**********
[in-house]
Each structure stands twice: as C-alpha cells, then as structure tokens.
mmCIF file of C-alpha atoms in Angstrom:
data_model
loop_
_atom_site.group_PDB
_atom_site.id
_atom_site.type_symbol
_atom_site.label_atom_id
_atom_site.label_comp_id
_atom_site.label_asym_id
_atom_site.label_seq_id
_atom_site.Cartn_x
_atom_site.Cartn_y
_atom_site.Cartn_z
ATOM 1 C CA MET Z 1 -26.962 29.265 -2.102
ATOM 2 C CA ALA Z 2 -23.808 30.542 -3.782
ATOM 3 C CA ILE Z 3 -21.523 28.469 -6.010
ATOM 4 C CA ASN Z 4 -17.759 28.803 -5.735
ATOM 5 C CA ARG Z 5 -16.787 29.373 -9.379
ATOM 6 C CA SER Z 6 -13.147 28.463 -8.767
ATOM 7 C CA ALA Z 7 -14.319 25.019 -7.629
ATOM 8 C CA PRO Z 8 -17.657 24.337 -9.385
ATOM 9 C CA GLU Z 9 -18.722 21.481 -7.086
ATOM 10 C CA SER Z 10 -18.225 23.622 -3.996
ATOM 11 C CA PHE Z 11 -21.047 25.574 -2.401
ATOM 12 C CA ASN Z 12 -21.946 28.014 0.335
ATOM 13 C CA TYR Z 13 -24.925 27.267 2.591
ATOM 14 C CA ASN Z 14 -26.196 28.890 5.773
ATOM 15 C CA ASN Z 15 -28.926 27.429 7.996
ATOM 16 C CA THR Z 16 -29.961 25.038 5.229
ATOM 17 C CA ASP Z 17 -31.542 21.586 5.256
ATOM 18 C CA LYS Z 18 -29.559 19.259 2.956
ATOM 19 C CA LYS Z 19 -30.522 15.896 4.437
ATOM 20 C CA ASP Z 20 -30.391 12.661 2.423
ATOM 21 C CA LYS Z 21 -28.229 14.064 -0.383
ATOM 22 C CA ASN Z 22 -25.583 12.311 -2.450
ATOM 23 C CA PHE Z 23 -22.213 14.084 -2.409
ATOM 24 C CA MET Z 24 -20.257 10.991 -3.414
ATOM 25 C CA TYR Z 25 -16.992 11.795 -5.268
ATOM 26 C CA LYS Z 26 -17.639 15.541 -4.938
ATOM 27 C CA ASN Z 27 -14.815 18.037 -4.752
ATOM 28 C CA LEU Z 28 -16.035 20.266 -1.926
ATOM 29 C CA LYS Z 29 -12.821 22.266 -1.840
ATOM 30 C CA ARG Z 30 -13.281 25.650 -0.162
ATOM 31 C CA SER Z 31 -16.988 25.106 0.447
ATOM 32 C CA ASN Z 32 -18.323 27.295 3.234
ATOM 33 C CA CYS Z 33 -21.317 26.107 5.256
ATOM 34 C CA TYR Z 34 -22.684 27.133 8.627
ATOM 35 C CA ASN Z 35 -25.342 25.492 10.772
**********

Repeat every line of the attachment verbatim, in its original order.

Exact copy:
[in-house]
Each structure stands twice: as C-alpha cells, then as structure tokens.
mmCIF file of C-alpha atoms in Angstrom:
data_model
loop_
_atom_site.group_PDB
_atom_site.id
_atom_site.type_symbol
_atom_site.label_atom_id
_atom_site.label_comp_id
_atom_site.label_asym_id
_atom_site.label_seq_id
_atom_site.Cartn_x
_atom_site.Cartn_y
_atom_site.Cartn_z
ATOM 1 C CA MET Z 1 -26.962 29.265 -2.102
ATOM 2 C CA ALA Z 2 -23.808 30.542 -3.782
ATOM 3 C CA ILE Z 3 -21.523 28.469 -6.010
ATOM 4 C CA ASN Z 4 -17.759 28.803 -5.735
ATOM 5 C CA ARG Z 5 -16.787 29.373 -9.379
ATOM 6 C CA SER Z 6 -13.147 28.463 -8.767
ATOM 7 C CA ALA Z 7 -14.319 25.019 -7.629
ATOM 8 C CA PRO Z 8 -17.657 24.337 -9.385
ATOM 9 C CA GLU Z 9 -18.722 21.481 -7.086
ATOM 10 C CA SER Z 10 -18.225 23.622 -3.996
ATOM 11 C CA PHE Z 11 -21.047 25.574 -2.401
ATOM 12 C CA ASN Z 12 -21.946 28.014 0.335
ATOM 13 C CA TYR Z 13 -24.925 27.267 2.591
ATOM 14 C CA ASN Z 14 -26.196 28.890 5.773
ATOM 15 C CA ASN Z 15 -28.926 27.429 7.996
ATOM 16 C CA THR Z 16 -29.961 25.038 5.229
ATOM 17 C CA ASP Z 17 -31.542 21.586 5.256
ATOM 18 C CA LYS Z 18 -29.559 19.259 2.956
ATOM 19 C CA LYS Z 19 -30.522 15.896 4.437
ATOM 20 C CA ASP Z 20 -30.391 12.661 2.423
ATOM 21 C CA LYS Z 21 -28.229 14.064 -0.383
ATOM 22 C CA ASN Z 22 -25.583 12.311 -2.450
ATOM 23 C CA PHE Z 23 -22.213 14.084 -2.409
ATOM 24 C CA MET Z 24 -20.257 10.991 -3.414
ATOM 25 C CA TYR Z 25 -16.992 11.795 -5.268
ATOM 26 C CA LYS Z 26 -17.639 15.541 -4.938
ATOM 27 C CA ASN Z 27 -14.815 18.037 -4.752
ATOM 28 C CA LEU Z 28 -16.035 20.266 -1.926
ATOM 29 C CA LYS Z 29 -12.821 22.266 -1.840
ATOM 30 C CA ARG Z 30 -13.281 25.650 -0.162
ATOM 31 C CA SER Z 31 -16.988 25.106 0.447
ATOM 32 C CA ASN Z 32 -18.323 27.295 3.234
ATOM 33 C CA CYS Z 33 -21.317 26.107 5.256
ATOM 34 C CA TYR Z 34 -22.684 27.133 8.627
ATOM 35 C CA ASN Z 35 -25.342 25.492 10.772